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SKEPTOID BLOG:

Notable Quacks Throughout History

by Guy McCardle

August 19, 2011

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Donate Quackery, as noted by our friends over at Quackwatch, is derived from the word quacksalver (someone who boasts about his salves). Many dictionaries define quack as "a pretender to medical skill; a charlatan" and "one who talks pretentiously without sound knowledge of the subject discussed." These definitions imply purposeful deception by the practitioner. A thorough study of the topic, however, reveals varying degrees of deception to be afoot. Some promoters sincerely believe in the effectiveness their methods.

What follows are the stories of five well known questionable medical providers throughout history. Read their stories and decide for yourself whether you feel they qualify to be labeled quacks or not.

Paul Chamberlen (1635-1717) He was the purported inventor of the "Anodyne Necklace". This was a device placed around a baby's neck to prevent infant death during teething. It claimed to do so by helping infants "cut their teeth," as the popular conception at the time was that infant mortality was caused by stress resulting from the growth of the infant's first set of teeth. Chamberlen deserves a thorough skeptical evaluation for preying and capitalizing on the grief and terror of parents who were more often than not during this period resigned to the fact that their children would be more likely to die in infancy than to make it to adulthood. Incredibly, these teething rings are still around today despite a total lack of evidence of their efficacy, in the form of these amber teething necklaces.

Albert Abrams (1863 — 1924) Abrams was an American doctor who was well known during his lifetime for developing medical machinery that he claimed would cure just about any disease or ailment. He was the inventor of the Dynamizer; a machine he claimed could diagnose any known disease from a single drop of blood or alternatively the subject's handwriting. To work the Dynamizer, the operator would attach an electrode to the forehead of an assistant who was stripped bare to the waist. The assistant would face West under dim lights and his abdomen was struck repeatedly with a mallet. The vibrations coming off the assistant's abdomen would indicate to the doctor the nature of the disease. As you might imagine, the legitimate medical community was extremely skeptical and concerned over the growing popularity of Abram's treatments. As a test of the Dynamizer, a skeptic sent an Abrams practitioner a drop of blood for analysis through the mail. The diagnosis of the patient turned out to be malaria, syphilis, diabetes and cancer. Upon receiving this diagnosis, the skeptic revealed that the source of the blood was a healthy rooster.

D.D. Palmer (1845 — 1913) Daniel David Palmer was the father of chiropractic. His primary theories of healing were mainly inspired by two incidents.

1. He whacked a deaf janitor with a book during some witty banter, and a few days later the man claimed he could hear better.

2. He manipulated an undisclosed patient's spine and "cured" her vague "heart trouble".

Based solely on these two questionable incidents, Palmer postulated that there was a fluid called "innate intelligence" flowing through the body. This fluid can supposedly cure any ailment and can be made to flow more easily by unblocking pathways through manipulation of the spine. This led to his unified theory of disease: "A subluxated vertebra... is the cause of 95 percent of all diseases... The other five percent is caused by displaced joints other than those of the vertebral column." Chiropractic remains a questionable practice to this day.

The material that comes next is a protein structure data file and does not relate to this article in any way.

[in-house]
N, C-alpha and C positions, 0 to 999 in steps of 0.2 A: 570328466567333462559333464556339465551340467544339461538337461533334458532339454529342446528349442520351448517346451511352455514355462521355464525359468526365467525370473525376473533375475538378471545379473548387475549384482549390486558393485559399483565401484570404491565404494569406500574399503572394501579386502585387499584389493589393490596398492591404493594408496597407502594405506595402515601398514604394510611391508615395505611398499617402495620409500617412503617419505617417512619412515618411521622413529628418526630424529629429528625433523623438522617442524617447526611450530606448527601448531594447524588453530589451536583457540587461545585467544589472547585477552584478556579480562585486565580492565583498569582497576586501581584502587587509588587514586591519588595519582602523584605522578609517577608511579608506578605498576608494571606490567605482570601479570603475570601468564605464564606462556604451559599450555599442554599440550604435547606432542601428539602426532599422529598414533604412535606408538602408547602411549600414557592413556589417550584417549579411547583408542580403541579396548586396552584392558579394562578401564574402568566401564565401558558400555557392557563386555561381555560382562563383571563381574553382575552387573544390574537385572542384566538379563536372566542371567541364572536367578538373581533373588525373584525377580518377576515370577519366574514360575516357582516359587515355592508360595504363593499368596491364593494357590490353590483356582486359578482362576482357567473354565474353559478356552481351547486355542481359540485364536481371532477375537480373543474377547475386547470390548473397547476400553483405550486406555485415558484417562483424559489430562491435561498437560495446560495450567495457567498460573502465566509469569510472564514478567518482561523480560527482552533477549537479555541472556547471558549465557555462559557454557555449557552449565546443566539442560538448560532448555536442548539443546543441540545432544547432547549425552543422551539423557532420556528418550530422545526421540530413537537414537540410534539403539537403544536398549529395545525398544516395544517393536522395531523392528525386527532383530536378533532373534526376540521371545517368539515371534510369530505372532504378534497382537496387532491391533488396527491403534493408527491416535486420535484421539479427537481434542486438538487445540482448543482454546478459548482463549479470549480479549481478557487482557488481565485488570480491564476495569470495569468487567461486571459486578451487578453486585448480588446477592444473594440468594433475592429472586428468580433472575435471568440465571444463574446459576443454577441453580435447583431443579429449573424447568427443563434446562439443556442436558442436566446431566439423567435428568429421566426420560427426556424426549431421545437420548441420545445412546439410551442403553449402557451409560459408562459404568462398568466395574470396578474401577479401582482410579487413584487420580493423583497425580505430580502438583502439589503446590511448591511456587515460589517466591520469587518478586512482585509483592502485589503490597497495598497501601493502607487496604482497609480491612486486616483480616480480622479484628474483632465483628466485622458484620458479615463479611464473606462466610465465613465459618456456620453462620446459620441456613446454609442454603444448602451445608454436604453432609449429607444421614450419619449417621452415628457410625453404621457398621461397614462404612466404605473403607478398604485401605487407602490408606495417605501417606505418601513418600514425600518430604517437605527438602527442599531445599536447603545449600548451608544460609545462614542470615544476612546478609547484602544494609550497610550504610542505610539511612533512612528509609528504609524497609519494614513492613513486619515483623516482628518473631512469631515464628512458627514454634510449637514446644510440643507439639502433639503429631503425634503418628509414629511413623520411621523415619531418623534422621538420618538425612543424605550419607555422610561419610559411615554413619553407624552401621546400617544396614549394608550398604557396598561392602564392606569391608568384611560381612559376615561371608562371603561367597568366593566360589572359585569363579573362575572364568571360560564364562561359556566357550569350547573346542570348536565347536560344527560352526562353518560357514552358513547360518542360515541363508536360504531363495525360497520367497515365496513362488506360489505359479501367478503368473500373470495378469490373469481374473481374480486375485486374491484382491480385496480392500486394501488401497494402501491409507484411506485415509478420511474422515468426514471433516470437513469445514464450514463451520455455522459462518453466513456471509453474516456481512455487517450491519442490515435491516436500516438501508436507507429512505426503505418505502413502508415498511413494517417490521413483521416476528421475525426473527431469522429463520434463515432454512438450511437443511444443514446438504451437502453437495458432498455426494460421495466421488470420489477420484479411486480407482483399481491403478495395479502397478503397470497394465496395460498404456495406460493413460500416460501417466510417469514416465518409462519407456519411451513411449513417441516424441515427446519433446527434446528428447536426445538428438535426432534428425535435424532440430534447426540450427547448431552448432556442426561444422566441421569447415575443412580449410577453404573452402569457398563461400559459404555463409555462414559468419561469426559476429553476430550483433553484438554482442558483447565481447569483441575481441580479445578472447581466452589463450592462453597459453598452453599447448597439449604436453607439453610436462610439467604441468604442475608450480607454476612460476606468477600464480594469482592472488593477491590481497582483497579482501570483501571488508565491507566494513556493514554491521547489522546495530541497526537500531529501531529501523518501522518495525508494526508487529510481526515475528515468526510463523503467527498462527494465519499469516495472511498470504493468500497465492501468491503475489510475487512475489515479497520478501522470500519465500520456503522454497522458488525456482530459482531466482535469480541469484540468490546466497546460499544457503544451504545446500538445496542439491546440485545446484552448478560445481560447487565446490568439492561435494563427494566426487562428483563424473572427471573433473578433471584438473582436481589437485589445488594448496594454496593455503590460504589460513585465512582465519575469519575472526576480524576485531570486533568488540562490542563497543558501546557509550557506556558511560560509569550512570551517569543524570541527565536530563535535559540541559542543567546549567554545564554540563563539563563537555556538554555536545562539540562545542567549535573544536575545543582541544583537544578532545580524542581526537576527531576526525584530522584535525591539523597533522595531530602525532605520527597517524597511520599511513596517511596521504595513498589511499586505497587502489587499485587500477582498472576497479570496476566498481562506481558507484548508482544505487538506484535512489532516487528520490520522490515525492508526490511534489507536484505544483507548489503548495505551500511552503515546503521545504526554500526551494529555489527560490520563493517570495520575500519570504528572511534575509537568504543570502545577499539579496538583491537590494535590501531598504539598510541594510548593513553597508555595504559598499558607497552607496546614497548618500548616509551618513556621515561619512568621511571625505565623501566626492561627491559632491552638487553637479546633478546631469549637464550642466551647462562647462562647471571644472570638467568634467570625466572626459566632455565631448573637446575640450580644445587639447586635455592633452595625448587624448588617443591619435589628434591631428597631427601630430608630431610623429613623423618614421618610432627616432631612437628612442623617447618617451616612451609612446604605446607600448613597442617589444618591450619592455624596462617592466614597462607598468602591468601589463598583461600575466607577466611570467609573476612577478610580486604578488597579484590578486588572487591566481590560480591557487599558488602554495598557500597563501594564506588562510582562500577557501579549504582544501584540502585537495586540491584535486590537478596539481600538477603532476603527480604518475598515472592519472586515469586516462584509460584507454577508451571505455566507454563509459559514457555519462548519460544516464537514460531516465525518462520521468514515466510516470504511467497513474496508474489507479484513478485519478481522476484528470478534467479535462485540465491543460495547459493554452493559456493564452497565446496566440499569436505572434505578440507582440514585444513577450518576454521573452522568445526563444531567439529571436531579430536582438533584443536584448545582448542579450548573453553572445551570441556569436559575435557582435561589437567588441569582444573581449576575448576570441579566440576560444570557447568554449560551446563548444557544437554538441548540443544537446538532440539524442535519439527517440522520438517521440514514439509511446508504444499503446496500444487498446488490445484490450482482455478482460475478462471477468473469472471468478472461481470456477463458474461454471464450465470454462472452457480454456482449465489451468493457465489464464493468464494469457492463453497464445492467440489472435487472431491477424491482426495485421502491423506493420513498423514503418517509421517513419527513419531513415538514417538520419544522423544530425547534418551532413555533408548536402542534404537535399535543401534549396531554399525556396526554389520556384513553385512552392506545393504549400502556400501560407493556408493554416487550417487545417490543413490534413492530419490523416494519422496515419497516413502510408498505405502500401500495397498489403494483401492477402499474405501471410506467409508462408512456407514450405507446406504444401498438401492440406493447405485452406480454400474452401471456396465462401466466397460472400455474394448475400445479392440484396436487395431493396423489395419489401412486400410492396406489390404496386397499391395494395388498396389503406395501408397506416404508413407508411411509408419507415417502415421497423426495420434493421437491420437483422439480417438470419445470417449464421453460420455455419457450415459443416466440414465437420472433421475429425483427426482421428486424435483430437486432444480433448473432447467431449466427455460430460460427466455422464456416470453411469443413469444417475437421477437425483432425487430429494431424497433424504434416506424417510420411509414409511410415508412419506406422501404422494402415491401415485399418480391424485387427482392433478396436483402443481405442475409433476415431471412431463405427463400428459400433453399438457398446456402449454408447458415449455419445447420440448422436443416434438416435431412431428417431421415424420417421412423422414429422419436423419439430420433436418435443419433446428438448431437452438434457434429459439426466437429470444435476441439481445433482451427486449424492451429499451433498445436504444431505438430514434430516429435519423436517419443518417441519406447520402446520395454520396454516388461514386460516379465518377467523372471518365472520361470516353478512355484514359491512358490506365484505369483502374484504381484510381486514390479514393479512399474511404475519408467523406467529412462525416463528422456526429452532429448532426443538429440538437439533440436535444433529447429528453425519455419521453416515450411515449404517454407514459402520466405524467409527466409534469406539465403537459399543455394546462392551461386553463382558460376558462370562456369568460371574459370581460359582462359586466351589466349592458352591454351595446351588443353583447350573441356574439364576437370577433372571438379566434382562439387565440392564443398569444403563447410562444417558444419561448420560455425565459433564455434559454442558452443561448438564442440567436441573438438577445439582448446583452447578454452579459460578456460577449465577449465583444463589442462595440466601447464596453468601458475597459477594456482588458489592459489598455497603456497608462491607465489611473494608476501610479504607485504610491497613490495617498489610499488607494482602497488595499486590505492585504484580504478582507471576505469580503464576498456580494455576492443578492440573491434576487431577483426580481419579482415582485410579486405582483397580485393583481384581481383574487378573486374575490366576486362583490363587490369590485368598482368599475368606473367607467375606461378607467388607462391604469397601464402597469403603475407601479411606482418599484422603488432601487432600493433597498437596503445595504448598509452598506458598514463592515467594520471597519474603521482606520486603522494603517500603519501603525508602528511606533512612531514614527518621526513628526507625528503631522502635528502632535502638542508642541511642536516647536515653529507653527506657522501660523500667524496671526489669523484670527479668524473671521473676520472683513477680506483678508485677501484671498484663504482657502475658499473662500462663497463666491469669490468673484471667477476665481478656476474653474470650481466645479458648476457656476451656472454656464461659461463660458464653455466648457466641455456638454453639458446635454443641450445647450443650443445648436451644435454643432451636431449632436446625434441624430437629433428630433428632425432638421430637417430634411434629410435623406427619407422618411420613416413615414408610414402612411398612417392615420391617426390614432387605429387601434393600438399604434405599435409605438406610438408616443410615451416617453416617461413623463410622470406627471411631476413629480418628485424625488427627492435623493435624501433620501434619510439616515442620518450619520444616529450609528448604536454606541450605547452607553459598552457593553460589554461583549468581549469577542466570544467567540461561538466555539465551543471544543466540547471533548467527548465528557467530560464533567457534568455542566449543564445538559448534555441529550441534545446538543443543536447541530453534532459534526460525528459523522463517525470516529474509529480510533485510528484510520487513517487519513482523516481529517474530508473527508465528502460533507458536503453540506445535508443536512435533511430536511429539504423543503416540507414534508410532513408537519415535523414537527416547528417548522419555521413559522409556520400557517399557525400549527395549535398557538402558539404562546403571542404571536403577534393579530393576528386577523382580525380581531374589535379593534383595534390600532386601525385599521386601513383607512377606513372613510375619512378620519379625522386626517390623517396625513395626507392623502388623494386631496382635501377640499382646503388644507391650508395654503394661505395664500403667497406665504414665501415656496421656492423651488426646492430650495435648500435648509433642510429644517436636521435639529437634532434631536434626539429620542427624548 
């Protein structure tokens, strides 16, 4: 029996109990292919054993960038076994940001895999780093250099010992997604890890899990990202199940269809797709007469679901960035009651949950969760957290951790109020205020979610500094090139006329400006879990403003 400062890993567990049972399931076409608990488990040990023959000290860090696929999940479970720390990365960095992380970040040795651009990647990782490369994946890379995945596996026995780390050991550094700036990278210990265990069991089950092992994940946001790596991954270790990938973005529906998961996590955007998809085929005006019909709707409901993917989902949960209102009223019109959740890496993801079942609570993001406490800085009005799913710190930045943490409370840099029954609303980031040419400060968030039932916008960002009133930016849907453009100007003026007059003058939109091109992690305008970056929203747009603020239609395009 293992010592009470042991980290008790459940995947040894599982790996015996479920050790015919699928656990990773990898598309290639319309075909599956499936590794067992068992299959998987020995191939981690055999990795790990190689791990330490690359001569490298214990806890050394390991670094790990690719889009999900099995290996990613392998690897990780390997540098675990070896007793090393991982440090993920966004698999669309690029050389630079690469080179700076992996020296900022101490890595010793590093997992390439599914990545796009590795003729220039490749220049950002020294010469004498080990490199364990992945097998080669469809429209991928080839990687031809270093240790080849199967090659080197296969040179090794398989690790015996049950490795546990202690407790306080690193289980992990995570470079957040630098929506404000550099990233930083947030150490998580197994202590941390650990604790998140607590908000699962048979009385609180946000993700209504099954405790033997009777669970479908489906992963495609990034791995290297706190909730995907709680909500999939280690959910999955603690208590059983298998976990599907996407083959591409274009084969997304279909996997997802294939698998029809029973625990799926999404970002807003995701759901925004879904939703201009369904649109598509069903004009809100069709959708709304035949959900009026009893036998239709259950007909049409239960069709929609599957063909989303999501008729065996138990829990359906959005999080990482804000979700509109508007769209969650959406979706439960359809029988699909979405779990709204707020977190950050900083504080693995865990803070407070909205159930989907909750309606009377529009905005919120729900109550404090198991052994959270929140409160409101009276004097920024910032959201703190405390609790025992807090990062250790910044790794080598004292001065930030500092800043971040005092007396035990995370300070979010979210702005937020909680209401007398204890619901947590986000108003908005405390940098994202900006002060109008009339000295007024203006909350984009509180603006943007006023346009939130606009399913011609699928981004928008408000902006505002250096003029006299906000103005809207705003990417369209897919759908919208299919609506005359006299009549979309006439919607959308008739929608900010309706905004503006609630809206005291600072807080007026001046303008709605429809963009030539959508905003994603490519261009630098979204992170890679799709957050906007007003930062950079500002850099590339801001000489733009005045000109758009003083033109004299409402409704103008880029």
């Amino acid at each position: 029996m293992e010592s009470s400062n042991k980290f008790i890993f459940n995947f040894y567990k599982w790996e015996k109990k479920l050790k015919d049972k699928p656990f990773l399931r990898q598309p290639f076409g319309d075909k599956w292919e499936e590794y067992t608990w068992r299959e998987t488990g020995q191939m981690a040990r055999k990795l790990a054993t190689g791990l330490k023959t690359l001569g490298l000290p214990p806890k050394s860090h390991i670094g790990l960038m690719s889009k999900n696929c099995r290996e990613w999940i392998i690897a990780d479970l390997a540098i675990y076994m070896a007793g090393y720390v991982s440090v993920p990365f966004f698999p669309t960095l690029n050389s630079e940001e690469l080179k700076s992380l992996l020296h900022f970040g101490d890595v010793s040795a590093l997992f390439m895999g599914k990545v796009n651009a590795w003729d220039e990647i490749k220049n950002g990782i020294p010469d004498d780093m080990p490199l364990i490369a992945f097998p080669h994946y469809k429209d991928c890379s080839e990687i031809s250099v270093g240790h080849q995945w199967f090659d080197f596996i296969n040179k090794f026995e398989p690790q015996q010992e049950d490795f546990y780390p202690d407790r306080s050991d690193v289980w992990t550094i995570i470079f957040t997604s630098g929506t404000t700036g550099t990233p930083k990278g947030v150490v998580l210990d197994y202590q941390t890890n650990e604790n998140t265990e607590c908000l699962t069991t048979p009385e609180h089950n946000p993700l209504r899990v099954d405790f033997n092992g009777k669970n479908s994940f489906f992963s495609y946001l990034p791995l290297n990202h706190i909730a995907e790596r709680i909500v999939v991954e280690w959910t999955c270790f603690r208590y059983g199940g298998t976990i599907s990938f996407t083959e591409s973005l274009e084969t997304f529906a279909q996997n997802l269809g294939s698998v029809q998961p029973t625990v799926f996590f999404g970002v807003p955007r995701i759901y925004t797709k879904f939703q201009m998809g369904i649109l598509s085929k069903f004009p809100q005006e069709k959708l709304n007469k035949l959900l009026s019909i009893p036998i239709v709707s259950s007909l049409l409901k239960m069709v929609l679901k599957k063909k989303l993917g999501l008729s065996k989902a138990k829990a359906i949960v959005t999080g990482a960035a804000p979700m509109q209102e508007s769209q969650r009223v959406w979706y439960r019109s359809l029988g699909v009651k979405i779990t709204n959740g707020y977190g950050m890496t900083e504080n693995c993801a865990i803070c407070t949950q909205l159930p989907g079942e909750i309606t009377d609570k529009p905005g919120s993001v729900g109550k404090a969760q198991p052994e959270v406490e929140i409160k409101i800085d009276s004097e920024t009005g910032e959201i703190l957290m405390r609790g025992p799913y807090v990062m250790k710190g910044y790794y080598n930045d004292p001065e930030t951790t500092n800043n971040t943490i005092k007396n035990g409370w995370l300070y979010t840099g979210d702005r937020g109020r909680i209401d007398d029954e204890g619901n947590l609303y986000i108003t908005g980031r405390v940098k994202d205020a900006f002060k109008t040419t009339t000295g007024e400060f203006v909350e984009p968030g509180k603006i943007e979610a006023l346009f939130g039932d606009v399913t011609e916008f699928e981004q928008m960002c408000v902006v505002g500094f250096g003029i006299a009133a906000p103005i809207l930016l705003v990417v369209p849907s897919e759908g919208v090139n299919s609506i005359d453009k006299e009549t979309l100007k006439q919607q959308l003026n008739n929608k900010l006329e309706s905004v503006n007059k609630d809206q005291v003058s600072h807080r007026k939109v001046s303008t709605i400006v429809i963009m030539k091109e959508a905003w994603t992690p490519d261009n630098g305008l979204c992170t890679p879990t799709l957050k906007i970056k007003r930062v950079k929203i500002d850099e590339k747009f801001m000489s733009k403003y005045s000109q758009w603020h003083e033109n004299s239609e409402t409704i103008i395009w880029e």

William J.A. Bailey (1884 — 1949) Bailey was a Harvard University dropout and self-proclaimed doctor who never attended medical school. He believed that radium added to drinking water could be used to treat dozens of conditions, from mental illness and headaches to diabetes, anemia, constipation, and asthma. In 1918 he invented the patent medicine Radithor, essentially a solution of radium in regular water, which he asserted would help invigorate tired patients. Radithor was advertised as "A Cure for the Living Dead" as well as "Perpetual Sunshine". Bailey's most notable patient was Eben Byers, a wealthy industrialist, who drank 1400 bottles of Radithor before having his jaw fall off and subsequently dying from radiation poisoning. Upon Byers' death, it was discovered that the radium had eaten massive holes in his brain and skull.

John R. Brinkley (1885-1942) Brinkley was known as the "goat gland" doctor. One day a gentleman approached him at his clinic and asked Brinkley if he could fix someone who was "sexually weak". Brinkley responded by joking that the patient would have no problem if he had "a pair of those buck (goat) glands in you". The patient then begged Brinkley to try the operation, which Brinkley did, for $150. He went on to perform over 16,000 such operations. The operation was performed by opening the scrotal sac and placing a goat's testicle alongside the man's. It was not attached in way, it just sat there. The man's scrotum was sewn up, and he was on his way. Brinkley is sometimes credited with establishing the first radio advice talk show in order to advertise himself and his services to as many potential patients as possible.

During the height of his success, Brinkley had amassed millions of dollars, a mansion and several fancy cars. He made a nearly successful run for the governorship of the state of Kansas in 1932. Eventually he was stripped of his license to practice medicine. He died sick and nearly penniless, as a result of the large number of malpractice, wrongful death and fraud suits brought against him.

by Guy McCardle

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